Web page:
“If you use shipping documents like bills of lading or financial documents like bills of exchange, you will now have the opportunity to use electronic versions of these. This will reduce the costs of having to pay for paper copies of these documents, but this is a relatively small cost.

“Something like a bill of lading is generally of more importance to traders of time-critical commodities like oil, gas and steel. The initial benefits of the digitalisation of these documents will therefore probably be more felt by time-critical sectors and traders of other perishable commodities like agricultural goods, who more frequently use the documents included in the legislation.”

Sylwia Nowak, senior customs and foreign trade compliance officer at automotive supplier Brose Group, further notes that companies like hers, who move goods by road rather than sea, will be less affected by the opportunity to digitise documents like bills of lading.

“Many automotive suppliers don’t import so many sea containers, so the usage of letters of credit or bills of lading is less frequent”, she says.

Broader impact

However, Nowak, Shakespeare and Takin all see the impact of the legislation as being less to do with the documents themselves and more to do with the legal hurdles it allows businesses to overcome when digitalising their broader trade procedures.

Takin explains:

“The way I read it, and how others seem to have described it, is that the act’s impact is making possible things that have till now been impossible, allowing documents to go digital all the way through the trade process.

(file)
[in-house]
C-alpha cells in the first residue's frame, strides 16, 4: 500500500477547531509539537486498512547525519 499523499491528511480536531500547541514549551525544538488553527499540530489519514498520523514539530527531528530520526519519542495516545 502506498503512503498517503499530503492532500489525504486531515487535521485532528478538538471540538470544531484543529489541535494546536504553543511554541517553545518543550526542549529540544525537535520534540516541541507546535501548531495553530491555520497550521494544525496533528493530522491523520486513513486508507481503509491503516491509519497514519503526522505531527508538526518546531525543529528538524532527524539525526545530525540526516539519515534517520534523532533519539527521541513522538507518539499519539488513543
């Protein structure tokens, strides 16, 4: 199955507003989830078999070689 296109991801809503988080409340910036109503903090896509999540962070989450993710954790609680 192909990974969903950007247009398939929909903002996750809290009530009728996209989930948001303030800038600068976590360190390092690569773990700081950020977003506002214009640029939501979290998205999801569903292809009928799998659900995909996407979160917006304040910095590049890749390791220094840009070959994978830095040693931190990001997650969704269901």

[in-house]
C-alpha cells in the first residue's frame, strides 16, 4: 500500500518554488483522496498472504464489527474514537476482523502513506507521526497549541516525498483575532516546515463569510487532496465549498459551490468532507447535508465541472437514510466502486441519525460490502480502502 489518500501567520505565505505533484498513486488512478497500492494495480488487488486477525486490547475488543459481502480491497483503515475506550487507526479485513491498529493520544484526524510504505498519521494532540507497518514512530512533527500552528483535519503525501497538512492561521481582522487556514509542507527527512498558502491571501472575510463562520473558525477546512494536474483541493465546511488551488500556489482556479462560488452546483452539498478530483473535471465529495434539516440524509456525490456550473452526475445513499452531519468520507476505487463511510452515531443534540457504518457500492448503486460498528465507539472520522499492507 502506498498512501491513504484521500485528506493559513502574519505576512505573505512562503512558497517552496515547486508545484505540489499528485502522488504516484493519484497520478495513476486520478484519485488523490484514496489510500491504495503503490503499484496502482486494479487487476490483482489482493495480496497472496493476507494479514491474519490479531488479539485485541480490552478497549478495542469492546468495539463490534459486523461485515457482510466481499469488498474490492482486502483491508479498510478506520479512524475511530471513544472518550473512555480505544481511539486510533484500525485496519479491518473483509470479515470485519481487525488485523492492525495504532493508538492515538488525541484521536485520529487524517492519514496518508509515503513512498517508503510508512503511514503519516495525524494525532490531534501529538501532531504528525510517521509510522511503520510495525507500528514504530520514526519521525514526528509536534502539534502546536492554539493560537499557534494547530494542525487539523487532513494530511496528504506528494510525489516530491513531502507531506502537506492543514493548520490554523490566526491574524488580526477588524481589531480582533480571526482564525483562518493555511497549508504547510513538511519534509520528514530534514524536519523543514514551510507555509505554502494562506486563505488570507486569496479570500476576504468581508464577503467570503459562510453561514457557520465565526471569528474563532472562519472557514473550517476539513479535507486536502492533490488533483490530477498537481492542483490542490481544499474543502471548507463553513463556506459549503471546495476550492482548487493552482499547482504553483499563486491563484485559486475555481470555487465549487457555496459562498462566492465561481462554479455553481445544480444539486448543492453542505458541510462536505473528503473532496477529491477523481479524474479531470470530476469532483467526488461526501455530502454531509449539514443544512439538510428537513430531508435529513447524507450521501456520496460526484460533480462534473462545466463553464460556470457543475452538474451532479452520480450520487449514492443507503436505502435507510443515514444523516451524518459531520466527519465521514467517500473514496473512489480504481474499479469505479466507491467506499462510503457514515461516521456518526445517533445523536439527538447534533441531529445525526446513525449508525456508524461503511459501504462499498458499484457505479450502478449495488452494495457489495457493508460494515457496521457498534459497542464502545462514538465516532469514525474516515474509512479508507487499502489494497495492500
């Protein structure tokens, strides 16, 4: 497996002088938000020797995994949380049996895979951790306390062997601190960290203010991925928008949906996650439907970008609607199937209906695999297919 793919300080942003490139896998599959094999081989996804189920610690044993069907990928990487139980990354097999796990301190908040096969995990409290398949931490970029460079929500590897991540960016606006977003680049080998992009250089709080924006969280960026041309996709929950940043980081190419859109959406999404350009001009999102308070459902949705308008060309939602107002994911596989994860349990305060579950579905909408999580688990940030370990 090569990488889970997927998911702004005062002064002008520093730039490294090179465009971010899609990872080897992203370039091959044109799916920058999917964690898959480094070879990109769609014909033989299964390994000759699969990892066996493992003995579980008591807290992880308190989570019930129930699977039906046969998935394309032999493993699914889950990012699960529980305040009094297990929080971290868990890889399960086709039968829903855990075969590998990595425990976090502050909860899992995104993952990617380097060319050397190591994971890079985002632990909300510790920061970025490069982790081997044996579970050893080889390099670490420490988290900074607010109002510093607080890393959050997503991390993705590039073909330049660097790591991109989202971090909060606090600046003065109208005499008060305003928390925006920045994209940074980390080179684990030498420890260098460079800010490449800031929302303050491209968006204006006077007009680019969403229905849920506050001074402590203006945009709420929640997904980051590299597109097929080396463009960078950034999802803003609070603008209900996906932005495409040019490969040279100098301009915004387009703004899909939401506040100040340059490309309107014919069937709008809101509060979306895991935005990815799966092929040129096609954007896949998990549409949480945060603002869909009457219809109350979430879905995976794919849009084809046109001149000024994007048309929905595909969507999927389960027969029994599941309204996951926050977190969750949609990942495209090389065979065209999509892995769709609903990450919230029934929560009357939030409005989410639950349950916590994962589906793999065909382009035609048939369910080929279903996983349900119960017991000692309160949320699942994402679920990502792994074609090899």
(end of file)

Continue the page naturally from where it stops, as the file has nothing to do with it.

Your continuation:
“So, it’s more about enabling the trade process to now be digitalised, rather than any individual document.”

Nowak agrees, saying, “I think the legislation is a huge opportunity as it opens doors to wider opportunities because you need to have some sort of legal basis for digitalisation.”

She cites the UK’s plans to introduce a Single Trade Window portal as one of the major potential consequences of the act.

Digitalisation drivers

Shakespeare adds that the documents cited in the legislation are of importance because they’re “drivers of electronic documentation” due to their historic importance as the “negotiable instruments” through which trade transactions have been completed.

However, he adds that the importance of the act could well be the fact that it indirectly encourages the digitisation of other documents that aren’t necessarily included as examples in the legislation. This includes e-Phyto certificates, electronic export health certificates, airway bills and CMR notes for road transport.

Tackling fraud

Shakespeare also explains that the legislation will also help banks and other financial institutions have better “visibility” of trade transactions, helping them to tackle money laundering in global supply chains.